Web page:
What are VPN filters?
VPN Filters consist of rules that determine whether to allow or reject tunnelled data packets that come through the ASA, based on criteria such as source address, destination address, and protocol. You can configure ACLs in order to permit or deny various types of traffic.
Why do we need VPN filters?
In a typical scenario, you will have multiple L2L VPNs terminating on the ASA. Some of them you don't trust fully, you can filter traffic traversing via these tunnels using two methods.
- Using ACLs - You can apply inbound ACLs on the outside interface to filter incoming traffic and apply outbound ACLs on the inside interface to filter outgoing traffic.
- Using VPN filters - You can use a special kind of ACL applied to the tunnel instead of interfaces. VPN filter is even more useful when you have sysopt connection configured on the ASA.
The sysopt connection permit-vpn command allows all the traffic that enters the security appliance through a VPN tunnel to bypass interface access lists. Group policy access lists still apply to the traffic.
A vpn-filter is applied to post-decrypted traffic after it exits a tunnel and to pre-encrypted traffic before it enters a tunnel.
When a vpn-filter is applied to a group-policy that governs an L2L VPN connection, the ACL should be configured with the remote network in the src_ip position of the ACL and the local network in the dest_ip position of the ACL. I know it's weird.
This blog post assumes that you have a basic understanding of site-to-site VPNs. If you are not familiar, please check out my other post here.
Let's assume that we have a site-to-site VPN between our ASA and a supplier Firewall. With the vpn-filter, what we can do is, restrict the traffic traversing the VPN tunnel.
- Our local subnet (10.10.10.0/24 ) can only access 10.10.20.200 on port 443
- Supplier subnet (10.10.20.0/24) can only access 10.10.10.101 on port 22.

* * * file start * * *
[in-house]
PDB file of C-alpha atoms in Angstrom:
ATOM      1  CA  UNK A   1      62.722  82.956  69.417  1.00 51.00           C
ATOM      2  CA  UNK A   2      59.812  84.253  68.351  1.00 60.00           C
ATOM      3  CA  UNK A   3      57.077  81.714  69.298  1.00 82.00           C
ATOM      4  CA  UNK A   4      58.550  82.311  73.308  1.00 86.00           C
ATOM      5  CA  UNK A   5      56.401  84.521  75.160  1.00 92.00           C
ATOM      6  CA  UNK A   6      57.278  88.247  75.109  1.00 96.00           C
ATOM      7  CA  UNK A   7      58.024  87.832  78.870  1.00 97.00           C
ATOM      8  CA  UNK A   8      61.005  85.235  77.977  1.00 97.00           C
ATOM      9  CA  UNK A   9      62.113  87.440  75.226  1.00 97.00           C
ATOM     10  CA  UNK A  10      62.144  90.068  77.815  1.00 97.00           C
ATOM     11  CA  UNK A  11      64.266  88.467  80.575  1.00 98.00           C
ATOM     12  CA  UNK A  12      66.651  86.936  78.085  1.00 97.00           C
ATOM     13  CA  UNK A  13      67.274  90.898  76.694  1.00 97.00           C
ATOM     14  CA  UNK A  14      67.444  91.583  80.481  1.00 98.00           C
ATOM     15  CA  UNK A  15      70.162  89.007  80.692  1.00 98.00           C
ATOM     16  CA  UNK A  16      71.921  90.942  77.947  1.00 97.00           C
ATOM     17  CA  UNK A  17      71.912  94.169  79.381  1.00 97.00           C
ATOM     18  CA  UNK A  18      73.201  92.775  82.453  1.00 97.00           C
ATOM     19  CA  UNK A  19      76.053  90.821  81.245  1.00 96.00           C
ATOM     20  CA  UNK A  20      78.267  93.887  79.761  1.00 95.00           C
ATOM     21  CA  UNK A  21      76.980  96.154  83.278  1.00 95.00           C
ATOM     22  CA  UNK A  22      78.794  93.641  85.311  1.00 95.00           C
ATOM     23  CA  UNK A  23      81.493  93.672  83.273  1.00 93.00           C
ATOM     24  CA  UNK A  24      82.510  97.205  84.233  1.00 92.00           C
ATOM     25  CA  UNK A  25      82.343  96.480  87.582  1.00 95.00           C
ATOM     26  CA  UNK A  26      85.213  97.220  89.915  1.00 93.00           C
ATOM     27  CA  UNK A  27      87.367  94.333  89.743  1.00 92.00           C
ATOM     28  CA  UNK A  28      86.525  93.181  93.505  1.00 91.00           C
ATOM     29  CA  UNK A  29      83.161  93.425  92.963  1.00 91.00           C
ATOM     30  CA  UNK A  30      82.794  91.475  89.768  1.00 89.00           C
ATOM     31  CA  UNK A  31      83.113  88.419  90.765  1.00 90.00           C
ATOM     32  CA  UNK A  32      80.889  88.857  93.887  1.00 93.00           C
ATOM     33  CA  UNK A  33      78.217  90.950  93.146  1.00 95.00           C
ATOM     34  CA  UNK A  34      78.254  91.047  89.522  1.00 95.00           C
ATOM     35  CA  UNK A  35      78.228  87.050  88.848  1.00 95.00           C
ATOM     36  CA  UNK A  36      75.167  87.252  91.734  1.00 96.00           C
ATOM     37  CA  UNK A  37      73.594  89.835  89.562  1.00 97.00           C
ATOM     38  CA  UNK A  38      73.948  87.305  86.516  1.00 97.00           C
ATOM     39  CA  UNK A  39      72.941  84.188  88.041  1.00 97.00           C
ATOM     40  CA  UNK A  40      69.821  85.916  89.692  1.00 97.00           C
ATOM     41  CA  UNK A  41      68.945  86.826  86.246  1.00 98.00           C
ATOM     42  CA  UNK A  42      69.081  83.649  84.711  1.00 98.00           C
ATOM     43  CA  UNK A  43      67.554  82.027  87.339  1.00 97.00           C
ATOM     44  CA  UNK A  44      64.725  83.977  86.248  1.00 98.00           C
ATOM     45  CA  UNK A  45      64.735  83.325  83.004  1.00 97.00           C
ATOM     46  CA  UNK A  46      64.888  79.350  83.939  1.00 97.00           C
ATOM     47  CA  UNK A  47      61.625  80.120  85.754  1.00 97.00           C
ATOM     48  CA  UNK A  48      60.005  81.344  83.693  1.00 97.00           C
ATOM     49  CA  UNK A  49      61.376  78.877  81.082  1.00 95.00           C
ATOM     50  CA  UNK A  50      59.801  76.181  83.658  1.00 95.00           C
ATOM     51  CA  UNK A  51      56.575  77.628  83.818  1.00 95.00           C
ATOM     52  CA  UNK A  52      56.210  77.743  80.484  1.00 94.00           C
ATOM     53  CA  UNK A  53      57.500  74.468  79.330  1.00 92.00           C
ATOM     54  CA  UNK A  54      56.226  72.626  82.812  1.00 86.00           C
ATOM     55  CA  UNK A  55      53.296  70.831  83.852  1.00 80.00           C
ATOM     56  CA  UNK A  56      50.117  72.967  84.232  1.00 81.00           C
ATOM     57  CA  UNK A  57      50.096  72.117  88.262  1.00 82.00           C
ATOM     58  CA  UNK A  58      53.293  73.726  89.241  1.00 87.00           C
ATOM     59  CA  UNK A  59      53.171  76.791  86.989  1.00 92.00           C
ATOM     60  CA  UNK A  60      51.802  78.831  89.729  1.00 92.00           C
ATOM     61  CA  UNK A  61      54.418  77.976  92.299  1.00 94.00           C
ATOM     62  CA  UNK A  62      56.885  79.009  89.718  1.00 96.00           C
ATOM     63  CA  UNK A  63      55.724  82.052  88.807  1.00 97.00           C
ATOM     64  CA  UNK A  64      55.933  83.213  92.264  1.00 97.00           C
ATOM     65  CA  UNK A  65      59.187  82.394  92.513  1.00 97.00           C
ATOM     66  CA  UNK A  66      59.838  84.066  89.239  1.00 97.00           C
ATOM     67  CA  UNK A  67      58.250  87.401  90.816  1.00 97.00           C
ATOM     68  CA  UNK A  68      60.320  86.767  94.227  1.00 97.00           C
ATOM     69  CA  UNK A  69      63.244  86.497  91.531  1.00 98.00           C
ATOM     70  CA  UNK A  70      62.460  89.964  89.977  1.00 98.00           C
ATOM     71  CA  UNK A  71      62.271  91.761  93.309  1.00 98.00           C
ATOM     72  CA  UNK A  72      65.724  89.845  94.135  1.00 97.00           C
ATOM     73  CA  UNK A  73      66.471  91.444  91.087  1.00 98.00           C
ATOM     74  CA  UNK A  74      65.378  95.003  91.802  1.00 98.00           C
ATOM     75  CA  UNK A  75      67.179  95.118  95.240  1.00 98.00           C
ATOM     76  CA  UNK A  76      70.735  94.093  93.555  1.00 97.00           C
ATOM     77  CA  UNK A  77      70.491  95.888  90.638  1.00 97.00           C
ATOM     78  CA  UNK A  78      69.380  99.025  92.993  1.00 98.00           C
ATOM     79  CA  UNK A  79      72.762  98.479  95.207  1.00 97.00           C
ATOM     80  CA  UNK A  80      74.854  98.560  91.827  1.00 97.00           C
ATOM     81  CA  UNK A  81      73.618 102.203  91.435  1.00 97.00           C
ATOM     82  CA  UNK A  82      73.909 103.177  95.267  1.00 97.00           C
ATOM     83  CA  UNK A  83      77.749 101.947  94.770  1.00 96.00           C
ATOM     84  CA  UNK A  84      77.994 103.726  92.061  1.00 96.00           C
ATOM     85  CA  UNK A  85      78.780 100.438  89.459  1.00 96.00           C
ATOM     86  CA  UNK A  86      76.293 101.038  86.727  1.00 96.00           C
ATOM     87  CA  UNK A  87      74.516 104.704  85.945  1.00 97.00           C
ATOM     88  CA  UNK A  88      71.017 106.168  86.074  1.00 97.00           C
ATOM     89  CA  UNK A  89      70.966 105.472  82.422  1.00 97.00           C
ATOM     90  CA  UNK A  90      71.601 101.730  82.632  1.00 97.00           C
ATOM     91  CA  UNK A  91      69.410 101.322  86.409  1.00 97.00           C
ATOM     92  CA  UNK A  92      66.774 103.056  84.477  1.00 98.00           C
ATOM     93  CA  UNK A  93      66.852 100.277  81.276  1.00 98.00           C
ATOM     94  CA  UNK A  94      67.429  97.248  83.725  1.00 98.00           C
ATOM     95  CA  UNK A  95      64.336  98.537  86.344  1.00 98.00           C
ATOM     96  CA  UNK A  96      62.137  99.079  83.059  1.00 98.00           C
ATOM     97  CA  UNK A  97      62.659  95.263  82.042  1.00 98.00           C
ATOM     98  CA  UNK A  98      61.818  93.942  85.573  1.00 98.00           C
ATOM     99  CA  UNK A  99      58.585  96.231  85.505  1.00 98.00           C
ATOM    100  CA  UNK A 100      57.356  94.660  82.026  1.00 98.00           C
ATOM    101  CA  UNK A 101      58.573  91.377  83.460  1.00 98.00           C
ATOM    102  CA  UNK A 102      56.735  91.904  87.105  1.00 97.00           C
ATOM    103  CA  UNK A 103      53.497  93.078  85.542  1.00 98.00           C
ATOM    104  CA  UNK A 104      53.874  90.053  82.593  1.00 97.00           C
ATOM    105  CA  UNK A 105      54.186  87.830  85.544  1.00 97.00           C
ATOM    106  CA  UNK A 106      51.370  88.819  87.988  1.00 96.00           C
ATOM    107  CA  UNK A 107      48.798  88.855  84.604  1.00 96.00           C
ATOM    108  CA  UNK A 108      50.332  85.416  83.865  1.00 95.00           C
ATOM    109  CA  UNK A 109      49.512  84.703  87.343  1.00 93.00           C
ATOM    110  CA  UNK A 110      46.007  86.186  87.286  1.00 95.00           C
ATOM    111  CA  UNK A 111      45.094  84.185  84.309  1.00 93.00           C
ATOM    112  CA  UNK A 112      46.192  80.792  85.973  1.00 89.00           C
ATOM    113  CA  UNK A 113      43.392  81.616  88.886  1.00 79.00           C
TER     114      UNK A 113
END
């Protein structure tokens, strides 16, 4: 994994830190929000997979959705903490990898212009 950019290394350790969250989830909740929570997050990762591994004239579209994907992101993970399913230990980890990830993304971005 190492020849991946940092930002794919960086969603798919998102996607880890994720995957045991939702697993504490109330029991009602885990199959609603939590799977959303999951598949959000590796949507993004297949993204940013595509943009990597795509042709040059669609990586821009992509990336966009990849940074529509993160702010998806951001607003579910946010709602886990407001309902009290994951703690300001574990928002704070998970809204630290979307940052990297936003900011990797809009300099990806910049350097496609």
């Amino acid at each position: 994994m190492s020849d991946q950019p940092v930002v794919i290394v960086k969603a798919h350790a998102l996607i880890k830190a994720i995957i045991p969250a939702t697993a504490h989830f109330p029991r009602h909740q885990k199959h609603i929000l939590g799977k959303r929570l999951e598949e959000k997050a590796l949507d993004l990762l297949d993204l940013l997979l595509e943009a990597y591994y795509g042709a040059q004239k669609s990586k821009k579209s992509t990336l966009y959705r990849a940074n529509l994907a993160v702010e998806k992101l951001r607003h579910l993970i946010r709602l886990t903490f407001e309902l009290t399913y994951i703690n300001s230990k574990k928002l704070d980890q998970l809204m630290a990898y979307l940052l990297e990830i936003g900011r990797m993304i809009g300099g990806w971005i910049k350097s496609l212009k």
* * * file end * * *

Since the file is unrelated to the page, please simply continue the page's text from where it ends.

- Deny everything else.
Create objects and NAT
object-group network LOCAL network-object 10.10.10.0 255.255.255.0 object-group network SUPPLIER network-object 10.10.20.0 255.255.255.0 nat (inside,outside) 1 source static LOCAL LOCAL destination static SUPPLIER SUPPLIER no-proxy-arp route-lookup
If you need to learn more about Cisco ASA NAT, please check out my post here
Define interesting traffic
Define the interesting traffic which will trigger the creation of the VPN tunnel.
access-list VPN-TO-SUPPLIER extended permit ip object LOCAL object SUPPLIER
Create tunnel-group and crypto map entry
tunnel-group 18.104.22.168 type ipsec-l2l tunnel-group 22.214.171.124 ipsec-attributes ikev1 pre-shared-key 12345678 crypto map VPN 10 match address VPN-TO-SUPPLIER crypto map VPN 10 set pfs group2 crypto map VPN 10 set peer 126.96.36.199 crypto map VPN 10 set ikev1 transform-set AES-SHA crypto map VPN 10 set security-association lifetime seconds 3600
Configure group policy and vpn-filter
access-list VPN-FILTER extended permit tcp host 10.10.20.200 eq 443 object LOCAL access-list VPN-FILTER extended permit tcp object SUPPLIER host 10.10.10.101 eq 22 access-list VPN-FILTER extended deny ip any any group-policy 188.8.131.52 internal group-policy 184.108.40.206 attributes vpn-filter value VPN-FILTER tunnel-group 220.127.116.11 general-attributes default-group-policy 18.104.22.168
Important things to consider.
- All interesting traffic will trigger the tunnel, whether it is allowed or not on the vpn-filter
- if you deny something by changing vpn-filter ACL while a tunnel is up - it is in effect immediately
- if you permit something by changing vpn-filter ACL while a tunnel is up - you MUST rebuild the tunnel